Thanks to their very low power consumption, BLE SoCs such as the Texas Instruments CC2541 can operate from ambient power managed by specialized energy-harvesting ICs such as the TI BQ25505.

Figure 3: Thanks to their very low-power consumption, BLE SoCs such as the Texas Instruments CC2541 can operate from ambient power managed by specialized energy-harvesting ICs such as the TI BQ25505. (Courtesy of Texas Instruments)

Designed to extract energy from sources providing as little as a few microwatts of energy, the BQ25505 can manage all aspects of energy-harvesting power management including energy-transducer management, energy-storage management, and load management. For extracting power from indoor light sources, the BQ25505 and other devices in this class typically offer maximum-point power-tracking (MPPT) functionality designed to ensure that the solar cell efficiently extracts maximum power from available light. The device can save excess energy in a supercapacitor or rechargeable battery, managing the specific charge/discharge profiles required for specific types of energy-storage devices. On the load side, the device can switch the power source between the ambient source and stored power.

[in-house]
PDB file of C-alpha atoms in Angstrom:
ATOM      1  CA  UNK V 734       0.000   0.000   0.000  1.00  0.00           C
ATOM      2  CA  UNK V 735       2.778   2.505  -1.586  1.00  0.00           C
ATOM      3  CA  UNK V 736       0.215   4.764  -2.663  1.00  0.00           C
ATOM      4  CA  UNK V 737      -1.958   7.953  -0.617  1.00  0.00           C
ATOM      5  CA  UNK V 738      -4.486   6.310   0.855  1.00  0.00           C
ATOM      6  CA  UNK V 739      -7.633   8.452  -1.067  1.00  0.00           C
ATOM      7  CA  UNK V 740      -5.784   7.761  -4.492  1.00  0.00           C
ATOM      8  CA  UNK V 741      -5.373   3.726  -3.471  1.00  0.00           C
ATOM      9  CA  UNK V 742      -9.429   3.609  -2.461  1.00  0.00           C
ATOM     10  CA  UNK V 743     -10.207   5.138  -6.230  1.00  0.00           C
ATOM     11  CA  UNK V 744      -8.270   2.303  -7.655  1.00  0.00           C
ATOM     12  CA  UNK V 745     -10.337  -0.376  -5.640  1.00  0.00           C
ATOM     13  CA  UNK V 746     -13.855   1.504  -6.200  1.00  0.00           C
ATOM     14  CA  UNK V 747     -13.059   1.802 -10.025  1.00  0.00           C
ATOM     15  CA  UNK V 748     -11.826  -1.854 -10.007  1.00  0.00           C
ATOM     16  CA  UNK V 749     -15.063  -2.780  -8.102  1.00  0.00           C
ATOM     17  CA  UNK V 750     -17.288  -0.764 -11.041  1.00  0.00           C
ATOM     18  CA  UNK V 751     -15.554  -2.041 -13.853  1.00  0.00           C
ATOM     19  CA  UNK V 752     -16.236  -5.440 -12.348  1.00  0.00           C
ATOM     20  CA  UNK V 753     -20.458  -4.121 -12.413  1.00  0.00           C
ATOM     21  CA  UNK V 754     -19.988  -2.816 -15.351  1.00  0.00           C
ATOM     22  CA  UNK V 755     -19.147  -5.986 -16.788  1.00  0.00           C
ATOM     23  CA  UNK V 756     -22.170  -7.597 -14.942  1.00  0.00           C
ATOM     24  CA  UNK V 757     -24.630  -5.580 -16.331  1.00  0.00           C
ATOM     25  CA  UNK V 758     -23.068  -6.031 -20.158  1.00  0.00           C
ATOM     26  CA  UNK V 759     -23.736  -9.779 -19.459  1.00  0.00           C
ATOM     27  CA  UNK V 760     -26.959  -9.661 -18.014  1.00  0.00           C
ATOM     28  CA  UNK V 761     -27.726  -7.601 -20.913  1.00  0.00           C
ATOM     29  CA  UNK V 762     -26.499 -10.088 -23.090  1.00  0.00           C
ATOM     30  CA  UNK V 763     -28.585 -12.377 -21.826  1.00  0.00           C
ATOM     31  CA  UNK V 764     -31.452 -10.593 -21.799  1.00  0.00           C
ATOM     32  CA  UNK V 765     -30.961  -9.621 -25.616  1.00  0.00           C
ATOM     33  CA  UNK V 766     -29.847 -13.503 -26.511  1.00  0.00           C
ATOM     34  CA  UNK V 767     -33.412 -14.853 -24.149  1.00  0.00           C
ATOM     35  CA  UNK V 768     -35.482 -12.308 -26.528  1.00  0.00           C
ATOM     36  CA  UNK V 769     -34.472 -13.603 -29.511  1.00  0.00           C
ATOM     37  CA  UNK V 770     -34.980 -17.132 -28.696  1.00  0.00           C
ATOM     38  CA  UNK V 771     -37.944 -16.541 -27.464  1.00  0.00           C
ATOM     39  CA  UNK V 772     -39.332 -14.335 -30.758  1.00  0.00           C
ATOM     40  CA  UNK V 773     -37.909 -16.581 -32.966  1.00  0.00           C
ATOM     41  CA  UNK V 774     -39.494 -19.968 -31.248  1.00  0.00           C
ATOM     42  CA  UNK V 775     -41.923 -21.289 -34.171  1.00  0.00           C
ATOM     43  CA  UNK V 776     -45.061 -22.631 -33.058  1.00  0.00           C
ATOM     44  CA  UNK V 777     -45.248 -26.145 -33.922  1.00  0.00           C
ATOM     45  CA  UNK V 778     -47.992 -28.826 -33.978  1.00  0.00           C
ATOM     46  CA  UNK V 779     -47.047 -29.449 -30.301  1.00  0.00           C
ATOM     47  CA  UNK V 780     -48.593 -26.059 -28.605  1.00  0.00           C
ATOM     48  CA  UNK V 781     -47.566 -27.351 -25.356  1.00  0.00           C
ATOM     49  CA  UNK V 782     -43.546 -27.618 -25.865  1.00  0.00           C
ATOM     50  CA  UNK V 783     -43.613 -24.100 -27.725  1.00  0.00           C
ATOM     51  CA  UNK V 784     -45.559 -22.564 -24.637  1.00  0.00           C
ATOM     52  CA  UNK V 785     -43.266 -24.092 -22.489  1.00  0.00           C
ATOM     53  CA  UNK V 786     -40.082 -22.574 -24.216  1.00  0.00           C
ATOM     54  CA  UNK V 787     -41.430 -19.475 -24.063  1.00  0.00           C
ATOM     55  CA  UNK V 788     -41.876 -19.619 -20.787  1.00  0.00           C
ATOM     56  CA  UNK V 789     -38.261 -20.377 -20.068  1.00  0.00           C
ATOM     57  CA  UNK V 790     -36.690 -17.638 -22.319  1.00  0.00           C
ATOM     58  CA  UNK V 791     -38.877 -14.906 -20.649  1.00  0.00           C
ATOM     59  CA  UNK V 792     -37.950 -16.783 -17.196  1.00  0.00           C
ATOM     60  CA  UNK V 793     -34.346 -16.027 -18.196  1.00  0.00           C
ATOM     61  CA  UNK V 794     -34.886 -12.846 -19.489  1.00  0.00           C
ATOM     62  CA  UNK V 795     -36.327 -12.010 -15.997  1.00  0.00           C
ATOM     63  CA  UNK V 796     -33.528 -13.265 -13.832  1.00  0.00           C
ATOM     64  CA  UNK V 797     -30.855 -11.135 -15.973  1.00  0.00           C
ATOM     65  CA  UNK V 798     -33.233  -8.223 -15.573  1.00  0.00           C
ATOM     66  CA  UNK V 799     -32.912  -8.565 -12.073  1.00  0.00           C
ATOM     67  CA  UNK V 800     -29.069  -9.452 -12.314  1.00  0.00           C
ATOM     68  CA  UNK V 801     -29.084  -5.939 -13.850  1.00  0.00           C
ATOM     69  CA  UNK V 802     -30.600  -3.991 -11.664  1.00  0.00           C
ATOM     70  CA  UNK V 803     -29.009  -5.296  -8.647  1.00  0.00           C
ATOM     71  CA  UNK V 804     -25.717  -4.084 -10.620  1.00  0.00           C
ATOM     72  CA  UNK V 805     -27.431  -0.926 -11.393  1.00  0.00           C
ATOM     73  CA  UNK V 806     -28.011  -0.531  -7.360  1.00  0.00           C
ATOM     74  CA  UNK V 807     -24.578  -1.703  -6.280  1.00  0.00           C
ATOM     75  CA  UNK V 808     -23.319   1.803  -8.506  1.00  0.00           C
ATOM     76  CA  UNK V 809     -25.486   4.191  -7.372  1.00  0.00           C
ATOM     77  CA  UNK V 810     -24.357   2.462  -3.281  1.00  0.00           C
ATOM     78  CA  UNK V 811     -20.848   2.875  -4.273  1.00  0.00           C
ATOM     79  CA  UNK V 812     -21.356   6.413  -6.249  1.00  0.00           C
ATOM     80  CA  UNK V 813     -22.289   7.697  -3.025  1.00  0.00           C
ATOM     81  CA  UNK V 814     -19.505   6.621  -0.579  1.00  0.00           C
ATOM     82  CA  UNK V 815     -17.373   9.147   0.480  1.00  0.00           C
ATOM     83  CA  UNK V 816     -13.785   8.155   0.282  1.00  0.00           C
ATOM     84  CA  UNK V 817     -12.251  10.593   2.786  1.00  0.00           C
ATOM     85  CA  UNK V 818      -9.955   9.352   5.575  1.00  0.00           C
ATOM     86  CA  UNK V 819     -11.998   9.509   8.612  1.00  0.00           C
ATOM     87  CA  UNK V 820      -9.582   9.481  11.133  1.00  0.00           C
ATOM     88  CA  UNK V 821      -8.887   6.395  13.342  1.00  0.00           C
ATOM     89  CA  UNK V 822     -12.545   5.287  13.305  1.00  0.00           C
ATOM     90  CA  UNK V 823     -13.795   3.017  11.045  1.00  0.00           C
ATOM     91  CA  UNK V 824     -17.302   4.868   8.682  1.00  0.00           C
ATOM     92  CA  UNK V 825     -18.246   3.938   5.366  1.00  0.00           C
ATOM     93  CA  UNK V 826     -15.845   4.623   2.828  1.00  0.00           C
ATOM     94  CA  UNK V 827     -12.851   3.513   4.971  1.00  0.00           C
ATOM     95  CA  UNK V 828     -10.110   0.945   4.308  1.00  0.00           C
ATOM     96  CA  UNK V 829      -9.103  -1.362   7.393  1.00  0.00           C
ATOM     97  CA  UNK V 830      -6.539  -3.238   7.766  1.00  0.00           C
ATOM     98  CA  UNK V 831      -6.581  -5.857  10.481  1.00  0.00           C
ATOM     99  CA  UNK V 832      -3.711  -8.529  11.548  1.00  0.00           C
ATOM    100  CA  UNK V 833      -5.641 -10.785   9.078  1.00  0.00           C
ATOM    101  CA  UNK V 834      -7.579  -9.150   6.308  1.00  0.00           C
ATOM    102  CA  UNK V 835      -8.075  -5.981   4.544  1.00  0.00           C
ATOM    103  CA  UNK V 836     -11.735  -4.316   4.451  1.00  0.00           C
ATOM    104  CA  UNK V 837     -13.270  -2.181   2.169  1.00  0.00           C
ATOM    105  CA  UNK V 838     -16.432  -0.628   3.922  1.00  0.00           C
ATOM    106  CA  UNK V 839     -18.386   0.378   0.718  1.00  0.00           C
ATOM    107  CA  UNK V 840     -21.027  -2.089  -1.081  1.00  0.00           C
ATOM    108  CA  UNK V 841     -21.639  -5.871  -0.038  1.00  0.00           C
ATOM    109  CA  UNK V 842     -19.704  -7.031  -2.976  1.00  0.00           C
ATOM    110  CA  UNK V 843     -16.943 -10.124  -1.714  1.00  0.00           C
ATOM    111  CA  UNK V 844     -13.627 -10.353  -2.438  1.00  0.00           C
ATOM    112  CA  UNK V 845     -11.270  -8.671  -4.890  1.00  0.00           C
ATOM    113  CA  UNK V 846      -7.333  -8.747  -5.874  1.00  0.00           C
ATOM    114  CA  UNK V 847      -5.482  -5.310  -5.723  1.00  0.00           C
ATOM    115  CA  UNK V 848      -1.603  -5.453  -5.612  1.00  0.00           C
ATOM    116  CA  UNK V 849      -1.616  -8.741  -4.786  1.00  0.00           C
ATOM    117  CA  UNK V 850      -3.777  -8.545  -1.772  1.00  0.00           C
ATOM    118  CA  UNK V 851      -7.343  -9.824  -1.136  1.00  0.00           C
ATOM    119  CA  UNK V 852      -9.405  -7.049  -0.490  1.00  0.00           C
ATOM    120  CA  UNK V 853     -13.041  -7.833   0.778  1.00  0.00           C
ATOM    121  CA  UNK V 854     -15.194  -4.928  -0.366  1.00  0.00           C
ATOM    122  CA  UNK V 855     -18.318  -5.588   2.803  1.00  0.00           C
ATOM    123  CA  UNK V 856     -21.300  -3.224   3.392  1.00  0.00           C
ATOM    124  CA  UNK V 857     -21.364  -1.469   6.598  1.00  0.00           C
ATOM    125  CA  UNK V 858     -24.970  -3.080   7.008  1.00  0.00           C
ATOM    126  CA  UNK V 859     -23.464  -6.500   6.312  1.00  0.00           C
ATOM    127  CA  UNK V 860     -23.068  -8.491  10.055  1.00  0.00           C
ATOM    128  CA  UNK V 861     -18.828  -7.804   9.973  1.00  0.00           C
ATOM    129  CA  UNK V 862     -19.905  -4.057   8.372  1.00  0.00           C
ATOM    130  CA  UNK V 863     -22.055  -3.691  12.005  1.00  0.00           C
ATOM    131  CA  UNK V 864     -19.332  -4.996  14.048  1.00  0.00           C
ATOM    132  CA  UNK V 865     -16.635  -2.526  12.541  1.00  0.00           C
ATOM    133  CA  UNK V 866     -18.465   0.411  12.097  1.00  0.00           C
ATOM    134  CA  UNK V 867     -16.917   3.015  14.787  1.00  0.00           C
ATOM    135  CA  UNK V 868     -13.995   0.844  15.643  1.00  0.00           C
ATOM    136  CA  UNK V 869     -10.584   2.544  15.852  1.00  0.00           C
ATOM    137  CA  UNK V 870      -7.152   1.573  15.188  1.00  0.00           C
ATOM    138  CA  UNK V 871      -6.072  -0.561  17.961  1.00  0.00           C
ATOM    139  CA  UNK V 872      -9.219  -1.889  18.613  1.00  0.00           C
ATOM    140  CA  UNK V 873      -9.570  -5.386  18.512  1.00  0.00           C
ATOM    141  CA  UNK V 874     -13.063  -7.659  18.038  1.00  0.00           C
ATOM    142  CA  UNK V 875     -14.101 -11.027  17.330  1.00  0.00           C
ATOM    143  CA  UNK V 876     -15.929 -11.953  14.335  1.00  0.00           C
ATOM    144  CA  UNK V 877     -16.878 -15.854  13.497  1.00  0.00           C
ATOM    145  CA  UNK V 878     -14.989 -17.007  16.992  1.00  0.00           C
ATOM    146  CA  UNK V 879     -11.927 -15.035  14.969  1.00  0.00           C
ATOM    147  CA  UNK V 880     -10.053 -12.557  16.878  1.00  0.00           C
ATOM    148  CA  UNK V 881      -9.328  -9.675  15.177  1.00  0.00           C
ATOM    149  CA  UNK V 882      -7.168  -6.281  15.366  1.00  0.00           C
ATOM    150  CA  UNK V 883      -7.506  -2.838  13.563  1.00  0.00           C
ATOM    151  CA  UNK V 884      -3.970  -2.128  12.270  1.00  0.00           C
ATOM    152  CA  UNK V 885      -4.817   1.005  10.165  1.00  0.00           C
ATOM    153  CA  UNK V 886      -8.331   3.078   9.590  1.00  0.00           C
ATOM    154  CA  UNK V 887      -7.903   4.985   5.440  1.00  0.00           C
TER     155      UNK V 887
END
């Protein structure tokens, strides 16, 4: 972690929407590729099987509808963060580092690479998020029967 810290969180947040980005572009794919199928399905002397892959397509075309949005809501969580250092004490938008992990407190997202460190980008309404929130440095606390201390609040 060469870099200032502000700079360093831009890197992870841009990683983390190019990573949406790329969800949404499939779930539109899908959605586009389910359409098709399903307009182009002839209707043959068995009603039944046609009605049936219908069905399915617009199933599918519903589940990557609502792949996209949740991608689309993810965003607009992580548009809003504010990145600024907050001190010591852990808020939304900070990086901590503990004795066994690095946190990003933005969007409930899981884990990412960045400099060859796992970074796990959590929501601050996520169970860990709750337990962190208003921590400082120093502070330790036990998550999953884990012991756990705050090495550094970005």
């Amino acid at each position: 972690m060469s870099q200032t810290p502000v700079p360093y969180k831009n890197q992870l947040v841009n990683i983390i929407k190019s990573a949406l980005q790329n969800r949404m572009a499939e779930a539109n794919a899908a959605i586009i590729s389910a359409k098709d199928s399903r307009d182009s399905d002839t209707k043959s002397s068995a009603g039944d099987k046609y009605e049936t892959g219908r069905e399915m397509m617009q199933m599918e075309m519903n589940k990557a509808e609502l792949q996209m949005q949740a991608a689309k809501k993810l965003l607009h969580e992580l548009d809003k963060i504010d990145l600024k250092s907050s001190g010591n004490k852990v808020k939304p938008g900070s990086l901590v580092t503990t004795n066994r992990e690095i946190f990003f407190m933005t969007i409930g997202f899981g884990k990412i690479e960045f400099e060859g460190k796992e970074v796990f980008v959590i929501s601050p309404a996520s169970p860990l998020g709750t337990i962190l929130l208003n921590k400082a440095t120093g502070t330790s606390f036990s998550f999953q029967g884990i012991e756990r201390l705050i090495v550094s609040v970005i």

Supercapacitors offer an effective energy-storage alternative to rechargeable batteries in many beacon applications. Unlike typical rechargeable batteries, supercapacitors store charge electrostatically. Because little or no reaction occurs between the electrodes and the electrolyte, supercapacitors can perform hundreds of thousands of charge and discharge cycles. Furthermore, while batteries exhibit little or no capacity below their working voltage threshold, supercapacitors offer capacity even at lower voltages. Consequently, supercapacitors offer advantages in extended lifetime and low-voltage operation that can be particularly important for beacon applications.

For controlling connections between power sources and the load, the TI BQ25505 PMIC — as with many devices in this class — includes on-chip gate drivers designed to operate external FET load switches used to disconnect the load from the energy source or to multiplex in different power sources in more complex designs. For a specific beacon design suggested in Figure 3, designers can use the BQ25505’s VB_SEC_ON signal to control such a load switch. In normal operation, the BQ25505’s VBAT_OK signal remains high while the battery output remains above usable levels.